The new coronavirus disease (SARS-CoV-2) has caused more than 350,000 deaths worldwide. Thrombotic complications due to considerable inflammation, cytokine-mediated microvascular damage and pulmonary immunothrombosis formation seem to have emerged as an important issue in people infected with COVID-19.
This study reviewed consecutive symptomatic patients with proven COVID-19 infection admitted to Acibadem University Hospital in Istanbul, Turkey (15 March-25 May 2020). The primary outcome was any venous thromboembolic (VTE) complication. The secondary outcome was the incidence of subsegmental pulmonary embolism with or without deep vein thrombosis (DVT), which represented immunothrombosis development.
The mean age was 55.7±17.4 years (range, 29-84); 224 (63.6%) were men. Of those patients, 12 (3.4%) died, 273 (77.5%) were discharged alive and 67 (19.1%) were still hospitalised as of 25 May 2020. Venous thromboembolic events occurred in 58 patients with a cumulative rate of 16.4% during the study period. The surprising discovery was that DVT was not identified in 20 (86.9%) of the 23 patients with subsegmental pulmonary embolism, which corroborated the pulmonary immunothrombosis theory.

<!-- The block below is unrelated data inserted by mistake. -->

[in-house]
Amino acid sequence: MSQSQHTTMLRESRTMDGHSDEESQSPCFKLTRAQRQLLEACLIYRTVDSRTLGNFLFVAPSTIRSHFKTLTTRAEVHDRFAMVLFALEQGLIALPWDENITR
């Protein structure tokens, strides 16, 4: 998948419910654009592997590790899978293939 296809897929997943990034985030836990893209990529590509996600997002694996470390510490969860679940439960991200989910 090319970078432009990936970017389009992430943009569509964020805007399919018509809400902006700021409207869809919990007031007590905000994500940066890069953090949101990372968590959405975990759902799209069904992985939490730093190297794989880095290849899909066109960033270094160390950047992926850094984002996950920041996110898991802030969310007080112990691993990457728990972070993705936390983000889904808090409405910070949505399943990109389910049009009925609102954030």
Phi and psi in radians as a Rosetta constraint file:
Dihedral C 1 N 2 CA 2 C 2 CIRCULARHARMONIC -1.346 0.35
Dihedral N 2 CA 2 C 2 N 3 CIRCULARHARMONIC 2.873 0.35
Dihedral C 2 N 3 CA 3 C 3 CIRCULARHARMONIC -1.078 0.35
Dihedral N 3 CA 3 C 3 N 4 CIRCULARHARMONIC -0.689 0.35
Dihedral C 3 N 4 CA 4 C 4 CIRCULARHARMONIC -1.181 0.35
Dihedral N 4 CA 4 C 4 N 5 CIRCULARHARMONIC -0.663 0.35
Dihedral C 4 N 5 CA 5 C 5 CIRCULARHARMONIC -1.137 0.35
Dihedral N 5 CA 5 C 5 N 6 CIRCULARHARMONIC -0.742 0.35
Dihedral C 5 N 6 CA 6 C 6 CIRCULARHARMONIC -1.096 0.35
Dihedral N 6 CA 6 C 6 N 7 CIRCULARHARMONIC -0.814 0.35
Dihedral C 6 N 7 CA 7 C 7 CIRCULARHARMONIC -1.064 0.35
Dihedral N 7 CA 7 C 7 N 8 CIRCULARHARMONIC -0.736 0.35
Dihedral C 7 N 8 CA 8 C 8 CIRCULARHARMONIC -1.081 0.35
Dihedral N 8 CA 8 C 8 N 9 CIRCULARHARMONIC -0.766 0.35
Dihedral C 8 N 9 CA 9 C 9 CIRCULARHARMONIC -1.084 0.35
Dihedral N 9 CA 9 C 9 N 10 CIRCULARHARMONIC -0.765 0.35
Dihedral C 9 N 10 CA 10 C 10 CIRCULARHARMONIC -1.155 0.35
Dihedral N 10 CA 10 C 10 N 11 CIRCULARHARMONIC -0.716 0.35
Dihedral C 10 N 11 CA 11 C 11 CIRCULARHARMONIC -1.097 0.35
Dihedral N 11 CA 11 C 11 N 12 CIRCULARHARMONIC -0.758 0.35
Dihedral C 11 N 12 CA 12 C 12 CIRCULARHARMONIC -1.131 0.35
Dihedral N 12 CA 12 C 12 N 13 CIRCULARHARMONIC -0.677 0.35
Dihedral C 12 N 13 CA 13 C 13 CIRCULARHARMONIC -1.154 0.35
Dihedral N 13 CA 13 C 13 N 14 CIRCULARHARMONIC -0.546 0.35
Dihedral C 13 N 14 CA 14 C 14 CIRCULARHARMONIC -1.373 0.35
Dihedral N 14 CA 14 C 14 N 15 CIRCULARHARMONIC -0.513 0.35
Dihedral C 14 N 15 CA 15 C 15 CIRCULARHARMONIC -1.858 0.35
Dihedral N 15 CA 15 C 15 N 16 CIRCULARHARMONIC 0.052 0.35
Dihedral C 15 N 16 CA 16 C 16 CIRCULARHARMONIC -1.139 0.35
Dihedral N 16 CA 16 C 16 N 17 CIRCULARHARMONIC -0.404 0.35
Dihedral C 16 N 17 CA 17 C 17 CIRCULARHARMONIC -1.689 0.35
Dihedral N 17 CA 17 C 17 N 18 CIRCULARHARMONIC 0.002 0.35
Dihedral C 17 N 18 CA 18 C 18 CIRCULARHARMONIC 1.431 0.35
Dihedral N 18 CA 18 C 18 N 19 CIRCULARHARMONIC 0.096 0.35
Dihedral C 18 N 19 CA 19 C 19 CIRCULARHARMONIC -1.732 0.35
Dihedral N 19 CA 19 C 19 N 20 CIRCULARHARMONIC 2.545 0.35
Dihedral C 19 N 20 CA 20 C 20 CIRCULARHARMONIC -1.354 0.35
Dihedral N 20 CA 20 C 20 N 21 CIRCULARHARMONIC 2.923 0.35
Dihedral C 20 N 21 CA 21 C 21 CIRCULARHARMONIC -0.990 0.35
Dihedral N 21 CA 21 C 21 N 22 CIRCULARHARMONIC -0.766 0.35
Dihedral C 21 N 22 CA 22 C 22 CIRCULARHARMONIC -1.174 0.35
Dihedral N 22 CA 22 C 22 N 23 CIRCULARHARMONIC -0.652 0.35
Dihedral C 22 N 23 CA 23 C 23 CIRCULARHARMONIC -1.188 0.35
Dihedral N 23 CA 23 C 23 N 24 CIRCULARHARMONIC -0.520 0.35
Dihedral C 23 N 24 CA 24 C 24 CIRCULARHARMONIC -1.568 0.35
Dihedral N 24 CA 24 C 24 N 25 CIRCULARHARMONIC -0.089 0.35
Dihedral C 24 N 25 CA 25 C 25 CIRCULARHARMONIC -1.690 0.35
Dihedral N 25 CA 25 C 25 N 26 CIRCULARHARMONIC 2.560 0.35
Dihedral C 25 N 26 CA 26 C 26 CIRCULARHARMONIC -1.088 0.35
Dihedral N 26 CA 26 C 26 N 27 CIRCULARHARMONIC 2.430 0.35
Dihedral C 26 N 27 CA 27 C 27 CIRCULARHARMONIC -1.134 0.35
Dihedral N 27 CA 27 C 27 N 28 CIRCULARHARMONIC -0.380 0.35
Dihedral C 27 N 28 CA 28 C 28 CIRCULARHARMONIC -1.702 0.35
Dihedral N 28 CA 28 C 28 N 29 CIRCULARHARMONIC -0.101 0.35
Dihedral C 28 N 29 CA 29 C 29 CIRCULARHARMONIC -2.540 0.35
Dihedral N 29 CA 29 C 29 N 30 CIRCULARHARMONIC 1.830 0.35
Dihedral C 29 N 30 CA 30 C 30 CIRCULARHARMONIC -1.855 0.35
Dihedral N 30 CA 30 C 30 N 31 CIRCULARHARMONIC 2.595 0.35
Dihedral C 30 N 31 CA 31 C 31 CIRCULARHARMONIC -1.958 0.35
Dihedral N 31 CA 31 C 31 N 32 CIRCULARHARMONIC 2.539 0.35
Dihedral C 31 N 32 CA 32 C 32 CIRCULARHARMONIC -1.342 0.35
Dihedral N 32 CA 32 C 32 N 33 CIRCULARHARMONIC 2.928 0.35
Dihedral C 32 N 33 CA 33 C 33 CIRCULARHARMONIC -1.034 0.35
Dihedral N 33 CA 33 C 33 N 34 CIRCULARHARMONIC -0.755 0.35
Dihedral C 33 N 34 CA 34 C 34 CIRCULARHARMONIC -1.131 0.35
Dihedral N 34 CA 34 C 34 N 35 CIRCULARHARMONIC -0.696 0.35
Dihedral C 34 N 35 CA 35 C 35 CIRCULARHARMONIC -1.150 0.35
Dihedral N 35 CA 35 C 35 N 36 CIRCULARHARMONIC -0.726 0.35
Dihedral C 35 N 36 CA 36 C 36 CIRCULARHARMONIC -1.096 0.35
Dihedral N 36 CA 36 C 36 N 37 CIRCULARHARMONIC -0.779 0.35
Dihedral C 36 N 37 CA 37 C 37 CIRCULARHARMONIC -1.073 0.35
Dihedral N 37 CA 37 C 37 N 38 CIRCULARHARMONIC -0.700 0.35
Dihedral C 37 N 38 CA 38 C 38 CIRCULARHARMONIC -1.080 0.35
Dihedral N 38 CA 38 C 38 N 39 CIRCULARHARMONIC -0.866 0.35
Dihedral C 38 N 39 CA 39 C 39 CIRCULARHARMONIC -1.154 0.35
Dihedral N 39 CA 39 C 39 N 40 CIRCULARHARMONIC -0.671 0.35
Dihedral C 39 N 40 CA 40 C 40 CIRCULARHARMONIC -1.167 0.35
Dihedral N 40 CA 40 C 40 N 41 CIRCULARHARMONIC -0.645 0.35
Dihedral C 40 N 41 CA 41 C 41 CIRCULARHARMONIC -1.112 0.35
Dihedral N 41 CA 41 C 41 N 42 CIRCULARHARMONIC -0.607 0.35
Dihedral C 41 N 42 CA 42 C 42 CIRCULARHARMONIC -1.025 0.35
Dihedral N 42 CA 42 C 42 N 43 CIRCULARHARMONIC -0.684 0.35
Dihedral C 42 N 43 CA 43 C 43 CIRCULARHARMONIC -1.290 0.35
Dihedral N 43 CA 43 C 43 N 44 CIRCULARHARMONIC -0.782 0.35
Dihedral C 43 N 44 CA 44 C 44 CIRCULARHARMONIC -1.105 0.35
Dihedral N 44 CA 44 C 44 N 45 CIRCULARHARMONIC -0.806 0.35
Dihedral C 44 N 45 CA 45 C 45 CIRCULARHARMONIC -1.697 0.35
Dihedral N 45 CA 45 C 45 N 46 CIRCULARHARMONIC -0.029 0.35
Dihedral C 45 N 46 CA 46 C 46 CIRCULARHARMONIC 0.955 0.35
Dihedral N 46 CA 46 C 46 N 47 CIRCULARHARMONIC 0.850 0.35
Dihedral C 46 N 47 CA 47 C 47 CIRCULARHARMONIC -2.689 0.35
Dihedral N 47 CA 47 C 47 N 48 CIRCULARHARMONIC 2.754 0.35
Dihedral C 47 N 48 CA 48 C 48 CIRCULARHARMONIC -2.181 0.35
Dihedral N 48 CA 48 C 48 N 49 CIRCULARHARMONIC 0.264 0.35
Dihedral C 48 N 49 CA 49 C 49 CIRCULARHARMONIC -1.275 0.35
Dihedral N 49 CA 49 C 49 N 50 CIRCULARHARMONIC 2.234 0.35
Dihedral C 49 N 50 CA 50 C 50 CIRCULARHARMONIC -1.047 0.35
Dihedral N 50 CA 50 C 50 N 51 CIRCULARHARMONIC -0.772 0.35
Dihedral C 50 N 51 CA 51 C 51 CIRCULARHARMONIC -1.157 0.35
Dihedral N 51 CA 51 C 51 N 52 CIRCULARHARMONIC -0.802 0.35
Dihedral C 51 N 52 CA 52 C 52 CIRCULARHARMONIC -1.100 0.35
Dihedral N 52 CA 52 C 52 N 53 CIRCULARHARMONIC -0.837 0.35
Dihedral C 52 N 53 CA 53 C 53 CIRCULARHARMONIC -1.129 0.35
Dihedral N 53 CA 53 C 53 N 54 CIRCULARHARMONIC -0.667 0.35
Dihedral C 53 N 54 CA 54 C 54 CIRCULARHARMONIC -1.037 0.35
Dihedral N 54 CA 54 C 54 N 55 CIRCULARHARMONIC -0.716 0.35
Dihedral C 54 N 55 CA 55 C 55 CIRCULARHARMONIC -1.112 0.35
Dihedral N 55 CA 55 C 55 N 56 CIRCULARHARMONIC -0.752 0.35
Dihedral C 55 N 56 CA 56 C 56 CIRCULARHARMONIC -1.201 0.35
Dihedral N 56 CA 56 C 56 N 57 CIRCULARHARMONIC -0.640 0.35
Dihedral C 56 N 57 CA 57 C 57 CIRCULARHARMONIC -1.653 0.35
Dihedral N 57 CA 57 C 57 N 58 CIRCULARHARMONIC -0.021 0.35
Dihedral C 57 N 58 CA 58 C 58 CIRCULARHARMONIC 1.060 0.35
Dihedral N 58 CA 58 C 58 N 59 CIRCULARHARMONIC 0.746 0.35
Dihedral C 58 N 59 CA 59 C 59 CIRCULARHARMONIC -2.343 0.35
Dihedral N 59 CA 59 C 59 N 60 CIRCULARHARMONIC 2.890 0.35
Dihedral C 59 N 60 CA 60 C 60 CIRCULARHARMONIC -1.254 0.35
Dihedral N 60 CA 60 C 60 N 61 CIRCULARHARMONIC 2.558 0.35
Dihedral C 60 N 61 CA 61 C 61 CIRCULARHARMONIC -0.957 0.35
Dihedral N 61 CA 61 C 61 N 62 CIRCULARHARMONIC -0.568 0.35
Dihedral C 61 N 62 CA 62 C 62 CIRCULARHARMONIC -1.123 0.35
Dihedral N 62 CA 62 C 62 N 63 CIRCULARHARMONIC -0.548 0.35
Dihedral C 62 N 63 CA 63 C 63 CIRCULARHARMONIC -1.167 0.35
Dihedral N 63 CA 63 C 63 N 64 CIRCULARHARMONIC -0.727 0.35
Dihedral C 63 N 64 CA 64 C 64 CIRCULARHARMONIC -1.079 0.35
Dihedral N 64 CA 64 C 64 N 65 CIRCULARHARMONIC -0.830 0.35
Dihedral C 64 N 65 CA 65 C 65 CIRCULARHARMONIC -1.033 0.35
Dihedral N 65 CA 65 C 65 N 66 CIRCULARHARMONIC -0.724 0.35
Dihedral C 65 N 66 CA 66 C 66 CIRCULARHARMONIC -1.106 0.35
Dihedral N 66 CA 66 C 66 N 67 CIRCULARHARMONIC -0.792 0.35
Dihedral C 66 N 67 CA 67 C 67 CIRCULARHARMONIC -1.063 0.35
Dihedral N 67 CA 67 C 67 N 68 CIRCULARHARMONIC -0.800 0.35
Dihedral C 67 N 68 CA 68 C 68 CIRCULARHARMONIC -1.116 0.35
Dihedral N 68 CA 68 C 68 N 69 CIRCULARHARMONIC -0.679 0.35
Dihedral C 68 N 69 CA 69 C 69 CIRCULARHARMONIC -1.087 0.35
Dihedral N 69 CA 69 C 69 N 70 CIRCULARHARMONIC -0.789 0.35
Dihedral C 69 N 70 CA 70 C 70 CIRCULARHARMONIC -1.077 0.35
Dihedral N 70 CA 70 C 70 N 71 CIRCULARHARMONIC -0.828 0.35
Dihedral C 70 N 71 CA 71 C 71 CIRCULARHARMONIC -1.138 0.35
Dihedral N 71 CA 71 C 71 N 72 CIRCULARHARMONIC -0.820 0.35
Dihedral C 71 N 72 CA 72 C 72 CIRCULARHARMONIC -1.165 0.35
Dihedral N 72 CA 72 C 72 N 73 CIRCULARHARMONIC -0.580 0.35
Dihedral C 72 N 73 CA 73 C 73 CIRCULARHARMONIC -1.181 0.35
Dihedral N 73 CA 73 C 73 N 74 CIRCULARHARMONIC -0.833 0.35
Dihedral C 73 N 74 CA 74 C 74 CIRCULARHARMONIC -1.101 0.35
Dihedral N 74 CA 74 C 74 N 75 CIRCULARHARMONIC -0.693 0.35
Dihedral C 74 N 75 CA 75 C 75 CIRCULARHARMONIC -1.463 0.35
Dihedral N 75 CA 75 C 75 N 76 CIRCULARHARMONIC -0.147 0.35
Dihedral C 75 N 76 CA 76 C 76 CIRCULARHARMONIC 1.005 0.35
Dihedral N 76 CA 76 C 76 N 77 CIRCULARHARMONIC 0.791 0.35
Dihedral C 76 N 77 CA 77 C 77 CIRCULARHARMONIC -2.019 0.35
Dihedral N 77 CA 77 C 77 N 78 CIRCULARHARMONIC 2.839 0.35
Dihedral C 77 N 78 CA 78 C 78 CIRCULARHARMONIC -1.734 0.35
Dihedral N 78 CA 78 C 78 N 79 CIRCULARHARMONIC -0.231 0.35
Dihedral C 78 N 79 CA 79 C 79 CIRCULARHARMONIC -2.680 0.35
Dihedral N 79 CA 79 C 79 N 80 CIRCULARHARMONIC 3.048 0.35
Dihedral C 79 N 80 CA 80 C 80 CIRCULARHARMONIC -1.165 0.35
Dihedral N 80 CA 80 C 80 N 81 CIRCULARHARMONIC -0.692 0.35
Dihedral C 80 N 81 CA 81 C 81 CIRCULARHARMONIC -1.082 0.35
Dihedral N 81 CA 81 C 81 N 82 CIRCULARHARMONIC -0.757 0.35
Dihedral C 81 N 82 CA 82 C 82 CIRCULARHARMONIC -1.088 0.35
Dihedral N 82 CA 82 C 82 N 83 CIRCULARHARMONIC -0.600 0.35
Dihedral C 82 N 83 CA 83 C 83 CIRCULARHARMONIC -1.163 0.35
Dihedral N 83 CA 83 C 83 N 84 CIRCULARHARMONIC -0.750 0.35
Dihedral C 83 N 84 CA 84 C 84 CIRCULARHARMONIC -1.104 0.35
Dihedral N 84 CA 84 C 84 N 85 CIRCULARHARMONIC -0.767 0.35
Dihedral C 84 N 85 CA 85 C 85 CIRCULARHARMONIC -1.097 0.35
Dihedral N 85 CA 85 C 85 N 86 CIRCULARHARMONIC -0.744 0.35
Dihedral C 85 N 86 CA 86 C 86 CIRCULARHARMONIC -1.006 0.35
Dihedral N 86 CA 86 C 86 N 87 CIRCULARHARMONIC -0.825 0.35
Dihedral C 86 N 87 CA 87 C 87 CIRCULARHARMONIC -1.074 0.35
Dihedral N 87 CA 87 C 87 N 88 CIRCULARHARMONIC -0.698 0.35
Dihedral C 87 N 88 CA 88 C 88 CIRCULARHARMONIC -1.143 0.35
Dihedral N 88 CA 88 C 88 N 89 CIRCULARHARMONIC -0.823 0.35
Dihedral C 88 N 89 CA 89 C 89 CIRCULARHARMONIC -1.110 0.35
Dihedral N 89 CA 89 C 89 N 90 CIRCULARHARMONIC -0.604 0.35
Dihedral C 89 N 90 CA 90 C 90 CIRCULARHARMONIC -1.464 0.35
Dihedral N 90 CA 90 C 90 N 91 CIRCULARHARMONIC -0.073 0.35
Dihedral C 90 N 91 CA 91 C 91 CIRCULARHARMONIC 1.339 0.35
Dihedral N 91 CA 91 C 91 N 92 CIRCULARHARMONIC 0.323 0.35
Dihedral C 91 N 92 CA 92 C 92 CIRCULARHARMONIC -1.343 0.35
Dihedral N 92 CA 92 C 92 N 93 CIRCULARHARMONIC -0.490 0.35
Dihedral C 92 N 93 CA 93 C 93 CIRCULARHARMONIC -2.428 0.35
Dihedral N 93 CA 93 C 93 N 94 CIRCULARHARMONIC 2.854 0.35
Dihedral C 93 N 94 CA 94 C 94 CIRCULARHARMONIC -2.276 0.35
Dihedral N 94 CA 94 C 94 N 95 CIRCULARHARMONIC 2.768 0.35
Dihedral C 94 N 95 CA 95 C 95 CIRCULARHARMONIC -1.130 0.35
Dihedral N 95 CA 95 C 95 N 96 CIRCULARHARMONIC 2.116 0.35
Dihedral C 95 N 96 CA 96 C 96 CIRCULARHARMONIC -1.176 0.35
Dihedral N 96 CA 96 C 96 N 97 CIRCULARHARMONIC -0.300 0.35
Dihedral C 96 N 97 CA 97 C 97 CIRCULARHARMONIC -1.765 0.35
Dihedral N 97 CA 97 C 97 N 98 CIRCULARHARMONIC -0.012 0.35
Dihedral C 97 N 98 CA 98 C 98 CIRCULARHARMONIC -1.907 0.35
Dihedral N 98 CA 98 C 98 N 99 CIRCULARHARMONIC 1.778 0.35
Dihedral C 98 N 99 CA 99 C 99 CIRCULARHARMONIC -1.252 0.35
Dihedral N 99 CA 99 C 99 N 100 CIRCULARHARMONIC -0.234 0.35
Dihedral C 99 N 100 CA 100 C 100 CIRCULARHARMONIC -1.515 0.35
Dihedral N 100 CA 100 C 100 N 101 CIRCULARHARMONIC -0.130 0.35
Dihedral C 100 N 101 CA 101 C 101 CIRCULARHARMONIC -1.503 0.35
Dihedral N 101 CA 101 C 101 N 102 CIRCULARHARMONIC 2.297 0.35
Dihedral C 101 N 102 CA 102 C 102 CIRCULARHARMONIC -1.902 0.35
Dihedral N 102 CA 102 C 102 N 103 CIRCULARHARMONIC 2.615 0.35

The high incidence of VTE events suggests an important role of COVID-19-induced coagulopathy. Thus, repeated assessment and optimised treatment are necessary to reduce the occurrence of VTE and prevent fatal pulmonary embolism events. Further studies are needed to investigate the molecular mechanism of this immunothrombosis development.

Copyright © 2020 Australian and New Zealand Society of Cardiac and Thoracic Surgeons (ANZSCTS) and the Cardiac Society of Australia and New Zealand (CSANZ). Published by Elsevier B.V. All rights reserved.